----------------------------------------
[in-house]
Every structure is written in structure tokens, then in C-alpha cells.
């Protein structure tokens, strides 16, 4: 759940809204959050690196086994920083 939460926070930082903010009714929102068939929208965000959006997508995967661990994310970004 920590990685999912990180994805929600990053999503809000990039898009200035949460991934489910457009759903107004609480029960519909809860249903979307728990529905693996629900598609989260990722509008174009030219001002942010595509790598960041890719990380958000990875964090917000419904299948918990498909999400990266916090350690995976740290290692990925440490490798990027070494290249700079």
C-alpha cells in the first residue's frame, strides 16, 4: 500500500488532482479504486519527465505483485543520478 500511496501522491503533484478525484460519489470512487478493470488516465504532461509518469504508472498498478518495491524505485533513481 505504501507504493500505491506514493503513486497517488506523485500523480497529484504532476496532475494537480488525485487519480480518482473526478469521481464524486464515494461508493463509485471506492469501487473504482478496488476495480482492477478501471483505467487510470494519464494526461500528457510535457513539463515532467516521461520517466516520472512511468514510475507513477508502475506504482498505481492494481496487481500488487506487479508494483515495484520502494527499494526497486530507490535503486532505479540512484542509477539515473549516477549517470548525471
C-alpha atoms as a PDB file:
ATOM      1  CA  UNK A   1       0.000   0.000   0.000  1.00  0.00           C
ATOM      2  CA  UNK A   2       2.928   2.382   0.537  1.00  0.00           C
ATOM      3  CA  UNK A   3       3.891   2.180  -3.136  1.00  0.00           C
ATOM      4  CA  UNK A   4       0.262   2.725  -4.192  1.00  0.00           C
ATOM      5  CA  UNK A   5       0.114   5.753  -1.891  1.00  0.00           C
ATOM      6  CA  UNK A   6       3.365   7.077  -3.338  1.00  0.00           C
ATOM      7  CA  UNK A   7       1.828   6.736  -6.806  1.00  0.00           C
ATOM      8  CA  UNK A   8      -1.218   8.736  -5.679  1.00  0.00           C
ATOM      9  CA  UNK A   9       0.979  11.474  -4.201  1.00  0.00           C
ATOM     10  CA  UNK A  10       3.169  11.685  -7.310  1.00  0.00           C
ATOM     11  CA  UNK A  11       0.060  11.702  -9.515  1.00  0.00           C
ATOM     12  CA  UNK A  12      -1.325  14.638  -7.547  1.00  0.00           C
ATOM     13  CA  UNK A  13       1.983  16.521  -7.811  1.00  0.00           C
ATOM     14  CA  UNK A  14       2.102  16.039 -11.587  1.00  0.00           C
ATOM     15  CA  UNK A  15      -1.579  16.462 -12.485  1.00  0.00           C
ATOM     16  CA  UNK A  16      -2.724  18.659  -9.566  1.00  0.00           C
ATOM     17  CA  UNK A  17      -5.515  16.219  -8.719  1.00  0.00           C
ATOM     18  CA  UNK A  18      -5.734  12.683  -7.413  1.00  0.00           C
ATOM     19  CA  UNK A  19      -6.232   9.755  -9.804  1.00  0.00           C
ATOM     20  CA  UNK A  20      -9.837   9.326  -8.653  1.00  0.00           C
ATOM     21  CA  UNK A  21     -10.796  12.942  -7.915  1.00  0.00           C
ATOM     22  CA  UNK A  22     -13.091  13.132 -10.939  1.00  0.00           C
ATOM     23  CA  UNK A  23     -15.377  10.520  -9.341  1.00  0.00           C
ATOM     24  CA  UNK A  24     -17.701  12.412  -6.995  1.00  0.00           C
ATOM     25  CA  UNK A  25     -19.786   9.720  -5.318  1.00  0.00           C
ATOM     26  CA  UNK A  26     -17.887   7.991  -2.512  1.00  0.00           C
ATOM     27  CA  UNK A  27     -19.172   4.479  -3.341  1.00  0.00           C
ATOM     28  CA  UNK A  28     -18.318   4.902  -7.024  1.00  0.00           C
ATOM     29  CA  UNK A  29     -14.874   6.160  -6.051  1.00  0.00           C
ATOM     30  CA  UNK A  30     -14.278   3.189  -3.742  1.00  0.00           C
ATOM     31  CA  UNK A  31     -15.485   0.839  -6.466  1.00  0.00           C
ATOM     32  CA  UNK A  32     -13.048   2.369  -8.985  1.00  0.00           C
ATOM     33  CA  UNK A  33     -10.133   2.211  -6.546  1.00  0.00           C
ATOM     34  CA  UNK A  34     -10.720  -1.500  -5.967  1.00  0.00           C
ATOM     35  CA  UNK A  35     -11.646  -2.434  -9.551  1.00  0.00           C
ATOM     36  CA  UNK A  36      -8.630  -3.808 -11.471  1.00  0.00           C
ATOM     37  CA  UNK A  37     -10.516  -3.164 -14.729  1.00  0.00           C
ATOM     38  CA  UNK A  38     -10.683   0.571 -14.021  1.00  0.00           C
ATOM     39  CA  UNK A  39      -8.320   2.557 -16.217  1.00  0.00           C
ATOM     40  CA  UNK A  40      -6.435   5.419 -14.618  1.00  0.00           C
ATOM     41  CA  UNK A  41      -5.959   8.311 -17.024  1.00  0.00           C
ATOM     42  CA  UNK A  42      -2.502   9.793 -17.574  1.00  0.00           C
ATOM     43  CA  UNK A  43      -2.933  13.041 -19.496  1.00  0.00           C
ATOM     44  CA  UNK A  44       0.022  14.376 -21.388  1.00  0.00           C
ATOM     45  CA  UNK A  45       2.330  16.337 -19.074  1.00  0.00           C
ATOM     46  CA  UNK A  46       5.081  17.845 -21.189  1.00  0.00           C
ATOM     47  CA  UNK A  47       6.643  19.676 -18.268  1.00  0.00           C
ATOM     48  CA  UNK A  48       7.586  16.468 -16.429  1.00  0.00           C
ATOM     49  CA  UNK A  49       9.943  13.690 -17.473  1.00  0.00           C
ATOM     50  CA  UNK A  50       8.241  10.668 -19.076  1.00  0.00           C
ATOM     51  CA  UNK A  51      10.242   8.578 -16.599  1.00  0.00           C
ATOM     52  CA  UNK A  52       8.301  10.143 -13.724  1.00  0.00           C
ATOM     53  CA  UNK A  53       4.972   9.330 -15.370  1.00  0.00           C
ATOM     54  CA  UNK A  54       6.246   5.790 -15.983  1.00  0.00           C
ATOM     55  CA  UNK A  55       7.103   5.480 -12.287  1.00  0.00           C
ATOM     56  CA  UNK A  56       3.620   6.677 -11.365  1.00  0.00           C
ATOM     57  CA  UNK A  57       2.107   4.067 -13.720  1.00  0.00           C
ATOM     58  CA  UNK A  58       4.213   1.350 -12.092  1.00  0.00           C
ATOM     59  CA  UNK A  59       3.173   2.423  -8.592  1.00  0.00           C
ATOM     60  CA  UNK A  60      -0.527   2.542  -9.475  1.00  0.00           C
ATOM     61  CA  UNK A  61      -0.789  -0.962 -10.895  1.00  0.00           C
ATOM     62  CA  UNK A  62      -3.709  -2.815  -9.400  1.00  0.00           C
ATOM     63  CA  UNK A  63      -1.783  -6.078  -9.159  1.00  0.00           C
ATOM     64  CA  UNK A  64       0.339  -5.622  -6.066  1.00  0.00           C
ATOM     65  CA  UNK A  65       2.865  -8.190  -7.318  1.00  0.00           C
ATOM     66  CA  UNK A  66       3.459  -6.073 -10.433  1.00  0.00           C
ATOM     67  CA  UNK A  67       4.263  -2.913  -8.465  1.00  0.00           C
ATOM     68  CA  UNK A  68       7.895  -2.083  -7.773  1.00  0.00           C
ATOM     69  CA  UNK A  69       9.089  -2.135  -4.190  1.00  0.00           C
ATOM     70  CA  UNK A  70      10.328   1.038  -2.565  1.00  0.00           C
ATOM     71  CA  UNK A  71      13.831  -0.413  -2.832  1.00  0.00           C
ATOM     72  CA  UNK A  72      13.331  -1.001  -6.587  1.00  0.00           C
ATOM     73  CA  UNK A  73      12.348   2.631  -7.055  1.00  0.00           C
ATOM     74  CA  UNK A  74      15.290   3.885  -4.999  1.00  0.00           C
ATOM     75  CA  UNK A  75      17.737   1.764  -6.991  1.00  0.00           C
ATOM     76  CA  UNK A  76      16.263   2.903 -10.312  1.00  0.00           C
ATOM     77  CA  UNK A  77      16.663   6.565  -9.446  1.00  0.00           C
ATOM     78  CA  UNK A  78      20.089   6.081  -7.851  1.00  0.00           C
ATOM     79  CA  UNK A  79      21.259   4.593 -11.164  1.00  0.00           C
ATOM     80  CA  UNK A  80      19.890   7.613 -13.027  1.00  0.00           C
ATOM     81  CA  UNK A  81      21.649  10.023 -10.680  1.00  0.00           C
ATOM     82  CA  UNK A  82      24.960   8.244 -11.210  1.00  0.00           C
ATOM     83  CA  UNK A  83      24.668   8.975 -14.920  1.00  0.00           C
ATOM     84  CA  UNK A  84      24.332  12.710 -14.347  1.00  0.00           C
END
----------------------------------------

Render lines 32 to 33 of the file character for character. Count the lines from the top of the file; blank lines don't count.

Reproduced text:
ATOM     27  CA  UNK A  27     -19.172   4.479  -3.341  1.00  0.00           C
ATOM     28  CA  UNK A  28     -18.318   4.902  -7.024  1.00  0.00           C